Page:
Jimmy was two minutes into his run when he felt winded. It’d been, what, a week since his last run outside? That’s his habit. He runs every day for a week. Feels great. Gives himself a break and then the running stops. He feels too good to determine that he needs to keep going, and then he has to find a way to bring himself back up once he collapses into a rut of reading and cleaning. His apartment is too clean, germ-free but sterile. Antiseptic, as a girl once told him. No paintings on the walls, no stray cups in the sink. The bathtub so spotless he can almost see his reflection in the porcelain. Continue reading

Wake-Up Call, Chapter 6


Pam and I sat in the tree for two hours, mainly watching and listening, and waiting. Occasionally she would ask me a question about my past, but nothing that felt too intrusive. None more than I expected, in any case.

“How did you get here? How did you know I could fly? Since when could you fly? Do you think we’re the only ones? Why do you think Mallory got so interested in you? What are we looking for?”

At almost every question, I simply shrugged and replied, “Dunno.” I don’t think she was happy with that answer. Heck, I wouldn’t be. The only thing more frustrating than a question falling on deaf ears is an answer that has no place.

But then, she asked, “What are we looking for?” To which I believed the answer to be obvious:

“My Son.”

“Does he look like you?”

“You mean, walks on two legs, large nose, bald?”

And then it came: “Yes, but…also, you know, the whole not-human thing.” She wasn’t being sarcastic, or mean, but the comment still stung. All the time I’ve been here, I feel like I deserve to be called human despite my biological makeup. I’ve done a pretty damn good job of mimicking this species over time, I consider myself one of them.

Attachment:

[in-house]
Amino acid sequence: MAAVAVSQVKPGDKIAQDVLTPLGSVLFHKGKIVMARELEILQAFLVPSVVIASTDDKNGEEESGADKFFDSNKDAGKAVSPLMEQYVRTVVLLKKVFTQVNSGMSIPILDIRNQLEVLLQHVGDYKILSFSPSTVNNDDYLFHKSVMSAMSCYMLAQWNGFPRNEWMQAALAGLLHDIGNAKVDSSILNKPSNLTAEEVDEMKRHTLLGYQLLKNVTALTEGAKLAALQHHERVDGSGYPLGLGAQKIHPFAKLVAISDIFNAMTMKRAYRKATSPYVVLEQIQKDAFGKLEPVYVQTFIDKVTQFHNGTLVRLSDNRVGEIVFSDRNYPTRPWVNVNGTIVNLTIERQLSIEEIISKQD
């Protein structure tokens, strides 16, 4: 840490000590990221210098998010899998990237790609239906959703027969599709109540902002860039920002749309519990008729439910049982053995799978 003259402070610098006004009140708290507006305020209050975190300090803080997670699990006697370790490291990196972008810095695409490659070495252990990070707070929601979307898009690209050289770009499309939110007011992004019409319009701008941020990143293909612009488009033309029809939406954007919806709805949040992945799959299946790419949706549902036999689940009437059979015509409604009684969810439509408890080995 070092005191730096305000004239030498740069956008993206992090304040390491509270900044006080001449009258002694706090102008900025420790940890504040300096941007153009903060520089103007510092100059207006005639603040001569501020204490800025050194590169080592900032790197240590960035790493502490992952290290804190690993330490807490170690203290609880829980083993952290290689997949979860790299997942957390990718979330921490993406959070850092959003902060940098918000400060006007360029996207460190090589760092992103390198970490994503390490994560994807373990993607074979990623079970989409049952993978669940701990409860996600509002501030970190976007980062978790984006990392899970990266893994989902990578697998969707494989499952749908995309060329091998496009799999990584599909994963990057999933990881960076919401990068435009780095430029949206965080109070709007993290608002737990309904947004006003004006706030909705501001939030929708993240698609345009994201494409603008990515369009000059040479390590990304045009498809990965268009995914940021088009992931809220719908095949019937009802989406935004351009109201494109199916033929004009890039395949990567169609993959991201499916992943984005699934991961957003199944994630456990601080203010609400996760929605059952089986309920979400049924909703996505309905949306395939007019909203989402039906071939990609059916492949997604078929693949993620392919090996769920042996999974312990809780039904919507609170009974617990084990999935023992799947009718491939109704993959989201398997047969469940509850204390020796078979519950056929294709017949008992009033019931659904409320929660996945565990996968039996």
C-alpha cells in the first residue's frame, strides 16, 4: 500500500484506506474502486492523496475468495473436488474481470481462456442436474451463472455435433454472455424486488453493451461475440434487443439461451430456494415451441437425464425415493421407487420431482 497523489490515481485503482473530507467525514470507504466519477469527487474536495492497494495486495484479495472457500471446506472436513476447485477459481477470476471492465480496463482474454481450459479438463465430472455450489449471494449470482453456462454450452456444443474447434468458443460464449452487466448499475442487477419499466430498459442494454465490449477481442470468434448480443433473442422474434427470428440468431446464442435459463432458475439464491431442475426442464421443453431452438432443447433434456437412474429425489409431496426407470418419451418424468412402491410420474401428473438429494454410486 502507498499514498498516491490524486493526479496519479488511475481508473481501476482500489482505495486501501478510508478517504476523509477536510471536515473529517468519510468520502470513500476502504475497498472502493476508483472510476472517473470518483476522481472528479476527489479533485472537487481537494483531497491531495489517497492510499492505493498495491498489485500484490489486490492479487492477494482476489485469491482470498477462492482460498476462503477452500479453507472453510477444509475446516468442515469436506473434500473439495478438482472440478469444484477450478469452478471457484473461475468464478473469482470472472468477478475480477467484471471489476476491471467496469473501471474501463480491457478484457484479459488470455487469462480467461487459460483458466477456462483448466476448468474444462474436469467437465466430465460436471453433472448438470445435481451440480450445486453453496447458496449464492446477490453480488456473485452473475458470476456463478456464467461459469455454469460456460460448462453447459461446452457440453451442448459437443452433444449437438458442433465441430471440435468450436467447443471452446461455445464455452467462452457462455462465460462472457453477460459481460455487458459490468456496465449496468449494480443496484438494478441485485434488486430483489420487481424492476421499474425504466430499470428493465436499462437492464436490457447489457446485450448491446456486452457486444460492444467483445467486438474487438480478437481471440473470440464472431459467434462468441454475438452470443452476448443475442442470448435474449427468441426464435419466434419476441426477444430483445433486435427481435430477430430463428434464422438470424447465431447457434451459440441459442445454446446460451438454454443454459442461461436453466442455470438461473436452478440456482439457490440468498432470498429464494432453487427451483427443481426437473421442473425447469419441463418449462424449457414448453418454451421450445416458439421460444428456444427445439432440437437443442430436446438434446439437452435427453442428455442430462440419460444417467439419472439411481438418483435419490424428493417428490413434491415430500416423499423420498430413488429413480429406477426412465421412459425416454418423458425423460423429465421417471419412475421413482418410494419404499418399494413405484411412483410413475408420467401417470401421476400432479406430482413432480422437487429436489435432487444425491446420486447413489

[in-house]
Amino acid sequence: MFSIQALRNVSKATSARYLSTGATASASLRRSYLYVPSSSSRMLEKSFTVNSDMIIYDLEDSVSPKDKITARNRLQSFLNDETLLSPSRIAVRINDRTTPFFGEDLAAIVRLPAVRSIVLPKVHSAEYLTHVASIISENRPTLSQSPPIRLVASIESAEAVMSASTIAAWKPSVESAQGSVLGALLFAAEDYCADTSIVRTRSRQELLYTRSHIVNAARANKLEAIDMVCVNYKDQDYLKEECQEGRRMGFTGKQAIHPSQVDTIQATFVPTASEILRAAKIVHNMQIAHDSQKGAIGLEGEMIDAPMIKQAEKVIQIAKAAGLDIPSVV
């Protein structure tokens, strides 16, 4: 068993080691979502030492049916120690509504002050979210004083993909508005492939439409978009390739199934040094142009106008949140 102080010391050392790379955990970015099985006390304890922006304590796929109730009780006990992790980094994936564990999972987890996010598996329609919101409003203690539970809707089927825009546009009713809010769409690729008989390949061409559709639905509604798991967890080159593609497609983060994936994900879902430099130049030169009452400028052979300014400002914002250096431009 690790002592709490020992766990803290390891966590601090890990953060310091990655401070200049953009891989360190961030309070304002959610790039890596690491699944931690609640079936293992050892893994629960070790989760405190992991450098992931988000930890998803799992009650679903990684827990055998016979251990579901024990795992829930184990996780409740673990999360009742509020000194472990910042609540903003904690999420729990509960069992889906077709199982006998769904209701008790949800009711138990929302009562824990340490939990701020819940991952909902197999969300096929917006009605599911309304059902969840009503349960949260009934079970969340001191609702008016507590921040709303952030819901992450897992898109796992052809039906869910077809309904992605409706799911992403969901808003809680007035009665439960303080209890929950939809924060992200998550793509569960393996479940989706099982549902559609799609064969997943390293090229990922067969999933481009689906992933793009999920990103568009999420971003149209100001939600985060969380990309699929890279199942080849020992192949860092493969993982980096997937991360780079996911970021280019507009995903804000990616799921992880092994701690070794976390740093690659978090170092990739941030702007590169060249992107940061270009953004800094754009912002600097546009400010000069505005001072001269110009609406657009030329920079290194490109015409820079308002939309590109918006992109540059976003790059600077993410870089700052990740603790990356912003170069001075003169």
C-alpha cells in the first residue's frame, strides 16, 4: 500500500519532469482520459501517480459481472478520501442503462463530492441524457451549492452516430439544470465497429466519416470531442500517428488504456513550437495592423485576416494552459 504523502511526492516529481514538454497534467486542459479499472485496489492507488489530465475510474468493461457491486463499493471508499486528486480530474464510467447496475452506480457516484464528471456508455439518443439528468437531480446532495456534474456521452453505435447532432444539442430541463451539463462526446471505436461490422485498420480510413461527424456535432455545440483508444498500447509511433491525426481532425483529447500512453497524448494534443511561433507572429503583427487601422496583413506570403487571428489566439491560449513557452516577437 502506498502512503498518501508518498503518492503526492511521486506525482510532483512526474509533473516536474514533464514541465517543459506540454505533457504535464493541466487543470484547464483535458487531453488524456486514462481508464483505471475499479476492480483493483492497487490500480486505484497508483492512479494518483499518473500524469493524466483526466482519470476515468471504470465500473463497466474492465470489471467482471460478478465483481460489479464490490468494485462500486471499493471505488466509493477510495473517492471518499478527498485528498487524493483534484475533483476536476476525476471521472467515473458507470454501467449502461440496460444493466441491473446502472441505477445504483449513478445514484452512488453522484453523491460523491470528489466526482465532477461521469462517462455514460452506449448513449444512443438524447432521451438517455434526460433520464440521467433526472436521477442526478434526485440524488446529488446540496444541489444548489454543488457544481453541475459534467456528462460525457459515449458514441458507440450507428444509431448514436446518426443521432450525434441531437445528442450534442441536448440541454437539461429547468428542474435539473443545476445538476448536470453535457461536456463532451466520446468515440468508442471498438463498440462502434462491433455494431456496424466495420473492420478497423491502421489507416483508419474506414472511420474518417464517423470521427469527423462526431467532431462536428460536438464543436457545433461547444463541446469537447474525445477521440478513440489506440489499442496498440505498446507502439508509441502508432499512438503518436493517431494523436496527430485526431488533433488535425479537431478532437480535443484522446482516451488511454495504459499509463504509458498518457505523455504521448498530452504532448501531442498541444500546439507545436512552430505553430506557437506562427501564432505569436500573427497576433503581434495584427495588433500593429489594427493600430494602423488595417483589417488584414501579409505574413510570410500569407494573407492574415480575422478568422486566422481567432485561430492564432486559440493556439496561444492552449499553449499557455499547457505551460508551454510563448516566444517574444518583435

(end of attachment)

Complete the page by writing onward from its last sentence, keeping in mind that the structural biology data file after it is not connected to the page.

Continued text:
I’ve lived in this city since a time prior to the first skyscraper. I like to put it that way because it’s more poetic than “one hundred years”. Also, I prefer the time when there were no skyscrapers. They’re not ugly, exactly, just unflattering and, frankly, too imposing. Walking between them, always looking up, you feel a sense of unworthiness which is just offensive. We’re all worthy, you and I, so why did we build such imposing structures to remind us how small we are?

I suppose we need to be reminded at times. I certainly do. I felt like a big fish in a small pond when I came to this planet with my son. He was tiny, then, no bigger than, well, a goldfish. (Ha ha ha. Isn’t it funny how your metaphors can actually reflect the truth more than you thought they would when you first thought of them?)

But to answer Pam’s question, I simply said, “My son looks like I did when I was very young, yes, but he’ll soon grow to be like me, maybe even bigger. The air here is much more healthy than I’d experienced as a youngling.”